Summary Report on the Social, Economic and Environmental Impacts of the Bioeconomy
This BioSTEP document builds on the previous Deliverable 2.1 which collected information about the impacts of bioeconomy-related products in a database. Rather than attempting to exhaustively list the whole plethora of products and processes in the bioeconomy, the database presents a taxonomy of the main product categories, production processes and types of feedstock in the bioeconomy as well as some salient sustainability impacts and governance issues. The document is available for download.
The Summary Report on the Social, Economic and Environmental Impacts of the Bioeconomy explains that the bioeconomy encompasses a broad range of activities, situated along a multitude of different value chains, each including suppliers, producers, distributors, and purchasers. It shows that the social, economic and environmental impacts of bioeconomy activities are thus not always limited to the place of production of a bio-based product (e.g. within a regional bioeconomy cluster), but can reach back to the location of biomass provision/production and may affect people, regions and countries in different ways.
The impacts of Bio-based products
Bio-based products and processes may entail (intended or unintended) impacts on human society and the environment. These impacts may occur along the entire value chain of bio-based products and might be linked to the production of biomass, to biorefinery (and related) processes, and to the actual characteristics and effects of the new, bio-based products. One single product or process can have several impacts, which are also influenced by factors, which are not related to the product or process.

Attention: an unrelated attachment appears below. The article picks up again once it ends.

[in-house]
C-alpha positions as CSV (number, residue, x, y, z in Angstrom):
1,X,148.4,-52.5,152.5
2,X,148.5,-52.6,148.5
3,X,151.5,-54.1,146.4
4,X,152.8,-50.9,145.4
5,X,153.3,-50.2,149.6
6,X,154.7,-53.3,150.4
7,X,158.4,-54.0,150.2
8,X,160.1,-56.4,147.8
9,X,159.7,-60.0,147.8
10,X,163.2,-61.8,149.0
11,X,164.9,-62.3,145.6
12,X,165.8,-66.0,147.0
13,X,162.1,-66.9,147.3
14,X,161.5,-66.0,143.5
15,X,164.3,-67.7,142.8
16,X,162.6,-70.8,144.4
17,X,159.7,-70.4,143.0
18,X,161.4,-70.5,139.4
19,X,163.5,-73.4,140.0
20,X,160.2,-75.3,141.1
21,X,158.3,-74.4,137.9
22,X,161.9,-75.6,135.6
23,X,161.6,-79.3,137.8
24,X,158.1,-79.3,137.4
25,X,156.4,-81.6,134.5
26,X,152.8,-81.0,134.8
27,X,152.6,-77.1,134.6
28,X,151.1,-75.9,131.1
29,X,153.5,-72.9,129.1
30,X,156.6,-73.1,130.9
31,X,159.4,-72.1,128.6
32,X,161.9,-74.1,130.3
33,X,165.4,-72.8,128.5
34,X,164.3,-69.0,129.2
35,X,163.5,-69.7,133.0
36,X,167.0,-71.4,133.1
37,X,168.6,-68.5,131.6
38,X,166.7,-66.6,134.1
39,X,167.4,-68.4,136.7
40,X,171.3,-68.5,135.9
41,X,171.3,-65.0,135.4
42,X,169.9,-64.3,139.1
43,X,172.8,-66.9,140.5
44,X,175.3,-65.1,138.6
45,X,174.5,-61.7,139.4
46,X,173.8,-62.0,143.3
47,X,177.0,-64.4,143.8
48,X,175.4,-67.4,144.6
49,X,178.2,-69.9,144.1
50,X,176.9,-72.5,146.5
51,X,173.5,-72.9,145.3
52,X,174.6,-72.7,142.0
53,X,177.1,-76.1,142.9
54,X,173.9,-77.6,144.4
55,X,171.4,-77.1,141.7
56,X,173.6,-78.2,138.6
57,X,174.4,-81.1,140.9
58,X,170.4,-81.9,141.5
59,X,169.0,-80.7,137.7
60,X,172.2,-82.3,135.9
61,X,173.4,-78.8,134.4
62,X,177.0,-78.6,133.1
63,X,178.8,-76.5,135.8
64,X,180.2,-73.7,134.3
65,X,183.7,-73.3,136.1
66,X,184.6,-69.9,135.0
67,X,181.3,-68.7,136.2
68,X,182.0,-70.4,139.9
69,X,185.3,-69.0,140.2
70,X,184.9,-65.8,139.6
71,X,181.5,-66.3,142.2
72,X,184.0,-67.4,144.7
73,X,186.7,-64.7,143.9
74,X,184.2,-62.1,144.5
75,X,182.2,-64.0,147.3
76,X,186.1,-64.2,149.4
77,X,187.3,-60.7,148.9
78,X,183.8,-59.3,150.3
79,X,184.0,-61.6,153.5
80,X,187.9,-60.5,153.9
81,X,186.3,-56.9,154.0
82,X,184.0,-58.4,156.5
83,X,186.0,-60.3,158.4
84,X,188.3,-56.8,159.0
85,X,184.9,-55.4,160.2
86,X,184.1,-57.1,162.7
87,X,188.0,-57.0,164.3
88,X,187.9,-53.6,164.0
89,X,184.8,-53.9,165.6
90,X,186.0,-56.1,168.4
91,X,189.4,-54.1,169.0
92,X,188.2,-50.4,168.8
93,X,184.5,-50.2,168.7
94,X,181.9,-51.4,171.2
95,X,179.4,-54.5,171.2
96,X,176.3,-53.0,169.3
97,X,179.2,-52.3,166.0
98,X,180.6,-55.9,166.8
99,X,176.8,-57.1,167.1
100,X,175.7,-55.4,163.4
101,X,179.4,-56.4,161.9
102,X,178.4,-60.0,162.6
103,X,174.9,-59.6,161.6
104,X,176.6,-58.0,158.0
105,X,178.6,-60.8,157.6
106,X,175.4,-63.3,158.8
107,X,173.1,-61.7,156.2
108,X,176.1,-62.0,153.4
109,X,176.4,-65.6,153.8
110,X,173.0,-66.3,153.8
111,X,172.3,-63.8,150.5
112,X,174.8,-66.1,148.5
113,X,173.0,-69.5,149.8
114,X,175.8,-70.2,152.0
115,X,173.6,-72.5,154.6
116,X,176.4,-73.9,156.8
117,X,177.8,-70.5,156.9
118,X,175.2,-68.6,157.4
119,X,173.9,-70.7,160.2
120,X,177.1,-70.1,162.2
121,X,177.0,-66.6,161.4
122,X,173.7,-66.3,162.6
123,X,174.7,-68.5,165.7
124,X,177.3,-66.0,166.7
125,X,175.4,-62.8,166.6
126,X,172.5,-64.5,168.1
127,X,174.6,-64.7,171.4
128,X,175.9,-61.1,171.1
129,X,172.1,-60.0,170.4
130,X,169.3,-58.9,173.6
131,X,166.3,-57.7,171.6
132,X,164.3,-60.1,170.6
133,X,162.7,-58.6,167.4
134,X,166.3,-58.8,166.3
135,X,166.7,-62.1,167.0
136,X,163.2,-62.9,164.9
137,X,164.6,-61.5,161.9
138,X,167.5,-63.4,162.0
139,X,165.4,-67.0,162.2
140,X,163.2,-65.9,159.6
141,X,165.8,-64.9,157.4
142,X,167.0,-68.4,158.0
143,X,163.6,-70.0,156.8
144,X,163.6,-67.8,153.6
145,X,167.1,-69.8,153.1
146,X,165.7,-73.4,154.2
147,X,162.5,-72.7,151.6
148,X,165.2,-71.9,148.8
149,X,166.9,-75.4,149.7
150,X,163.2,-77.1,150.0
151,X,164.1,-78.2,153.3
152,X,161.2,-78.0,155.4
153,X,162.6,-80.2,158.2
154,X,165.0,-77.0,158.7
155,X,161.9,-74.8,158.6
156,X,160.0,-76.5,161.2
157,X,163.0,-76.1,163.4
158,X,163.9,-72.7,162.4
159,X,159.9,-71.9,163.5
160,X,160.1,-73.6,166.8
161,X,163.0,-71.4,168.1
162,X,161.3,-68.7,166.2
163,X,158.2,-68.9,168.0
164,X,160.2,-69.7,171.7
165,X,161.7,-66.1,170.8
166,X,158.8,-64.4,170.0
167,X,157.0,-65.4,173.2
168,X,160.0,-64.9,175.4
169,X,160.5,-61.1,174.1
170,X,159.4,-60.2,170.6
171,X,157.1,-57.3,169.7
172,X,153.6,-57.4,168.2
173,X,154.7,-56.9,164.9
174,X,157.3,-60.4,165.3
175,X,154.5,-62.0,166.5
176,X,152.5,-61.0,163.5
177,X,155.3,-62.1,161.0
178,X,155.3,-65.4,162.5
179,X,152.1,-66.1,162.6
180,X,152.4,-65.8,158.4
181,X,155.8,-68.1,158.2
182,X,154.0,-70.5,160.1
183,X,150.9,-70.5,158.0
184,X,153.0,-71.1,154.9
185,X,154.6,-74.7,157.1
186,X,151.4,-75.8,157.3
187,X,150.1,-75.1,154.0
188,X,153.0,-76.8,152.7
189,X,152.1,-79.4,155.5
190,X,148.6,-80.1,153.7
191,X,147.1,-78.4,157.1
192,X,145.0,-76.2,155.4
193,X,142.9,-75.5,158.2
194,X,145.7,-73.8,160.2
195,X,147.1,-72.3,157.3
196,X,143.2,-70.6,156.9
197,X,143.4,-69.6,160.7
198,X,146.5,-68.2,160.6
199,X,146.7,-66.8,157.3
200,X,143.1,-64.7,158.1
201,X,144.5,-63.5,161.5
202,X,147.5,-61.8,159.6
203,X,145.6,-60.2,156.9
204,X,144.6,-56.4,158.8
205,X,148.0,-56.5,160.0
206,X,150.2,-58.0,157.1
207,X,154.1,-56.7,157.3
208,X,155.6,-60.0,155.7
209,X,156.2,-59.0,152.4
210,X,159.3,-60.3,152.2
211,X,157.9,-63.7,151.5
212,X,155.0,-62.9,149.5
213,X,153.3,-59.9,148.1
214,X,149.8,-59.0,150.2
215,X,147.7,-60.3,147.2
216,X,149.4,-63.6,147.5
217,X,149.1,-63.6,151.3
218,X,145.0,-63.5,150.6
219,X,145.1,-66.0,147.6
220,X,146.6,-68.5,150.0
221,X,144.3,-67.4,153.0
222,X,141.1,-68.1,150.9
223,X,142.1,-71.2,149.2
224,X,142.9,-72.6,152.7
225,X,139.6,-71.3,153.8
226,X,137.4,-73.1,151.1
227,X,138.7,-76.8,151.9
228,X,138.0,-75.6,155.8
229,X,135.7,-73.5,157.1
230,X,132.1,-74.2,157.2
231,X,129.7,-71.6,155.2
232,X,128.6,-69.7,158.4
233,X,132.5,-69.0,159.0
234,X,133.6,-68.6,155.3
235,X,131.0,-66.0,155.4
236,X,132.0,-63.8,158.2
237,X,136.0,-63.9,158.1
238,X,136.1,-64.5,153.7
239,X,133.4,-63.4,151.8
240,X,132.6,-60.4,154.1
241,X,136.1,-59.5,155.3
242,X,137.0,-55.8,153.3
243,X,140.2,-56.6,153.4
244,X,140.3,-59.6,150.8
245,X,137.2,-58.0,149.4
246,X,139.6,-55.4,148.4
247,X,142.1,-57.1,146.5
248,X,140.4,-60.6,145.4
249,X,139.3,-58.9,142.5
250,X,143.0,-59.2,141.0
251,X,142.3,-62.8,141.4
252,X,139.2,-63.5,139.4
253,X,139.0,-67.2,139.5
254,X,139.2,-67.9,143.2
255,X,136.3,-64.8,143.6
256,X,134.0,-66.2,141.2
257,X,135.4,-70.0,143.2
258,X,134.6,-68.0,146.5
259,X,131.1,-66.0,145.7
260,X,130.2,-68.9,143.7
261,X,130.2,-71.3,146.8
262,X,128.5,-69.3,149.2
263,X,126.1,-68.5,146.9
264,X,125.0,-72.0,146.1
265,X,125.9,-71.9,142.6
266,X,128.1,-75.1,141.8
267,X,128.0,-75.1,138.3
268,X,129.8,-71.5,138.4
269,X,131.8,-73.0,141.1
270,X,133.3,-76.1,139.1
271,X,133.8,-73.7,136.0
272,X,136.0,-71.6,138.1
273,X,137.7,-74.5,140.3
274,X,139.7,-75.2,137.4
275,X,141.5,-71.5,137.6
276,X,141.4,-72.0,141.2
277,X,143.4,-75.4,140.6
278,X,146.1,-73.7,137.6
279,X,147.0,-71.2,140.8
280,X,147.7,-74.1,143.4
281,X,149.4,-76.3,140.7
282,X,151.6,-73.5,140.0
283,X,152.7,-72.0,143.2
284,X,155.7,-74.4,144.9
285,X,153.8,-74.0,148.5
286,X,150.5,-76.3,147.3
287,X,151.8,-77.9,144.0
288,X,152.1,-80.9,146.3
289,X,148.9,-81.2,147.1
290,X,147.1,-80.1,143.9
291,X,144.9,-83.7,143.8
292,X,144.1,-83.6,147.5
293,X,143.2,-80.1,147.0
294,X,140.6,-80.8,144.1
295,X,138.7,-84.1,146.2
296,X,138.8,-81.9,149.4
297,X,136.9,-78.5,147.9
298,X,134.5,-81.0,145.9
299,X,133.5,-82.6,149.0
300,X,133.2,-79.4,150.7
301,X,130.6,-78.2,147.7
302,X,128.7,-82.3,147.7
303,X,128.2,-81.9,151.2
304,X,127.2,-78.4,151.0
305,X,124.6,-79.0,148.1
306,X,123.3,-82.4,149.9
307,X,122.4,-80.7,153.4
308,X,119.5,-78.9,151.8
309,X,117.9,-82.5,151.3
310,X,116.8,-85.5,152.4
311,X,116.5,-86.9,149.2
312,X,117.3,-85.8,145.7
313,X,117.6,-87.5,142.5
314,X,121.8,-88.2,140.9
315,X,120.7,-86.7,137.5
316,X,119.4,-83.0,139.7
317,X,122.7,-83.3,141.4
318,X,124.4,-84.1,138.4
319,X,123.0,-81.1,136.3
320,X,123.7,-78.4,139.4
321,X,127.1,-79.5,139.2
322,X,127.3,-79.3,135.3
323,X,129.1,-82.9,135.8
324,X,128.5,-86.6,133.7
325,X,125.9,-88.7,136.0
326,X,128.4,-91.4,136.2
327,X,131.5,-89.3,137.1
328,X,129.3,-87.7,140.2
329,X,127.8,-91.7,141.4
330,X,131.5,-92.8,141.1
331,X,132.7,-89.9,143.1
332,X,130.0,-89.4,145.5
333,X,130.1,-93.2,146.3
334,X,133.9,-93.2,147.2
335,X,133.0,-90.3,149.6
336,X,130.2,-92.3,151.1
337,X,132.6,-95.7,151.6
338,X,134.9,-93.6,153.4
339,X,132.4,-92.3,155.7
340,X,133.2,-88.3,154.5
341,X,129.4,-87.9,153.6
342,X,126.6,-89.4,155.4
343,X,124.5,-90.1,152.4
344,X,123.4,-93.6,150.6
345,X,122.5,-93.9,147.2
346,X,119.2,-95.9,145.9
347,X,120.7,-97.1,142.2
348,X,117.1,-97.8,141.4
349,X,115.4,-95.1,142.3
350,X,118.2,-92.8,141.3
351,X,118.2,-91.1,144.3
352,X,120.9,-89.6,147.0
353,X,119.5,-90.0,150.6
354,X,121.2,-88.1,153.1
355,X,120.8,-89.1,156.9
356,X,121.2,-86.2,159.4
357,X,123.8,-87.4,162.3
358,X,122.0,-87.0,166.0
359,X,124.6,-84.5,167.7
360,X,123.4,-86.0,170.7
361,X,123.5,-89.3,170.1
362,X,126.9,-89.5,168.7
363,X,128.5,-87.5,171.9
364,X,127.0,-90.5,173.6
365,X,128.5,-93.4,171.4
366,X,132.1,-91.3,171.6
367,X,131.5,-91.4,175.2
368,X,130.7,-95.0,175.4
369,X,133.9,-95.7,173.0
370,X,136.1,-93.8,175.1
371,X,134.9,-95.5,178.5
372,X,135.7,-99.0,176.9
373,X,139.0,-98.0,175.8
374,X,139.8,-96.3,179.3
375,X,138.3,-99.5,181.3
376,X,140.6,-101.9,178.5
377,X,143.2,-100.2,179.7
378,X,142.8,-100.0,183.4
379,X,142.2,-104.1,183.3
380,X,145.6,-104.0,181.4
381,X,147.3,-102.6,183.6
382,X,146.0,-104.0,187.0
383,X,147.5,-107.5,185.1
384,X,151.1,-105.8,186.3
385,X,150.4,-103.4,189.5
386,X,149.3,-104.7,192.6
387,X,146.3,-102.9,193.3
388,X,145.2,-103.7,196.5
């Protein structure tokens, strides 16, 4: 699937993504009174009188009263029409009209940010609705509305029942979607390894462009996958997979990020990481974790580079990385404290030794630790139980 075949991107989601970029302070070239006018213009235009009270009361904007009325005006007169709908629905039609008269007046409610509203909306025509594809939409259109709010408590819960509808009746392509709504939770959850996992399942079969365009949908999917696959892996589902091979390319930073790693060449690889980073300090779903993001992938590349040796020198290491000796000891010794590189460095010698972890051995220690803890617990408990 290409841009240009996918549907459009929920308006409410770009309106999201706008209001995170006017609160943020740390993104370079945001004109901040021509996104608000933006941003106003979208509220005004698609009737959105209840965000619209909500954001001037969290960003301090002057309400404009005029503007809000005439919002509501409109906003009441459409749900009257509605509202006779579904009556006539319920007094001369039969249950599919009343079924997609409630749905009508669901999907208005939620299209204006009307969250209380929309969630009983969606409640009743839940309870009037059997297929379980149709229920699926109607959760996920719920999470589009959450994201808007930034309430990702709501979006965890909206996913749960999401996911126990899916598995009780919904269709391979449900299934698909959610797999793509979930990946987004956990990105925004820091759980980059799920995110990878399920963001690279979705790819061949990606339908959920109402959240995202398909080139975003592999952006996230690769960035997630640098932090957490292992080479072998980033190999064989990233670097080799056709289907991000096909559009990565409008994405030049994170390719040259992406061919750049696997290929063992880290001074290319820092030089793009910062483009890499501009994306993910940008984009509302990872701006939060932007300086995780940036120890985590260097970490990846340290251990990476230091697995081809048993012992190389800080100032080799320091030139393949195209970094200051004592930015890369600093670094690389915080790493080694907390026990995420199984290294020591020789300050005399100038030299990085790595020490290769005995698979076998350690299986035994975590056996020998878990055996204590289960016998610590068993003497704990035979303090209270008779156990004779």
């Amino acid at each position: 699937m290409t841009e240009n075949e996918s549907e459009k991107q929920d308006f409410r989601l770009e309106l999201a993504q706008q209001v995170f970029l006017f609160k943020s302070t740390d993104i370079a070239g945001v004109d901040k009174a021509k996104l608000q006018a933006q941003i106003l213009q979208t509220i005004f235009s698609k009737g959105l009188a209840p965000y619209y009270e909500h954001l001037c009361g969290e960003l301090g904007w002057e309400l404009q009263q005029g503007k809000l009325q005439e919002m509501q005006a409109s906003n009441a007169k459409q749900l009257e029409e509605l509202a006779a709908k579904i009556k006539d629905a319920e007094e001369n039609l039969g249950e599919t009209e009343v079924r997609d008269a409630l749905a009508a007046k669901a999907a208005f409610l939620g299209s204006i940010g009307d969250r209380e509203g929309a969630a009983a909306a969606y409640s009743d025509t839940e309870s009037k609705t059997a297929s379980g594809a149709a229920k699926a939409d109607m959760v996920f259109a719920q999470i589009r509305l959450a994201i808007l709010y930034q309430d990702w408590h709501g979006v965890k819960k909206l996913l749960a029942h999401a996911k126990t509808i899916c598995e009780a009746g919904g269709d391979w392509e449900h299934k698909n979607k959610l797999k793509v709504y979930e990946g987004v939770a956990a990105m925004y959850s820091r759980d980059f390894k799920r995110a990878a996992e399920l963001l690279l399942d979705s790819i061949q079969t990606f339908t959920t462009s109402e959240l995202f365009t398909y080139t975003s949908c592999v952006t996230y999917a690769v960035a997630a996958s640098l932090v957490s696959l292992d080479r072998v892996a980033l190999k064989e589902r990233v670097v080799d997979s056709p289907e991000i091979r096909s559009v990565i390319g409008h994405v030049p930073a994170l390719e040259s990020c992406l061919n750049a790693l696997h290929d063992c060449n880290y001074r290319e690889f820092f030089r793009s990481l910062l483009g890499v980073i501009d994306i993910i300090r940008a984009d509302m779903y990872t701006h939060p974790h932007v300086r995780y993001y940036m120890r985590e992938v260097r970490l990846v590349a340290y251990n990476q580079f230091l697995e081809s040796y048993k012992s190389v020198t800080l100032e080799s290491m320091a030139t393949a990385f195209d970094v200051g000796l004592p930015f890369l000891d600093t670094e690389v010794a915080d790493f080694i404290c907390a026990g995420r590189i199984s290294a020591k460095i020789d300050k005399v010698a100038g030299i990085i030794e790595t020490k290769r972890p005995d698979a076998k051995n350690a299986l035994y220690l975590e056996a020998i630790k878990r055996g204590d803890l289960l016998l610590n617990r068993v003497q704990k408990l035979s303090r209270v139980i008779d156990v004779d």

The broad spectrum of identified bioeconomy impacts highlights that the involvement of different stakeholder groups and citizens in the development of strategies promoting a bio-based economy is crucial. Specifically, the following aspects reflect the urgency to develop a broad inclusion of both interested and affected stakeholders and citizens:
- Opportunities for stakeholder engagement and public engagement in the governance of the bioeconomy occur particularly at the regional level, where biorefinery activities materialise in concrete processing plants.
- Effects on rural development depend highly on whether the bioeconomy is ‘mainstreamed’ and a broad part of the population benefits from it.
- Interacting with a broad group of stakeholders and different ‘publics’ is critical to increase mutual understanding and address value conflicts that may be difficult to solve.
- Making better use of good practices: There is already evidence on the engagement of citizens and SMEs in waste management, which is significant for the use of waste-based resources.
- A broad cooperation between decision-makers, scientists, civil society and NGOs is necessary to ensure a holistic approach for an inclusive, sustainable and ambitious bioeconomy.
Key recommendations on how to manage the negative impacts of specific bio-based products include the promotion of standards that ensure the sustainable production of imported biomass and changes to the current policy framework.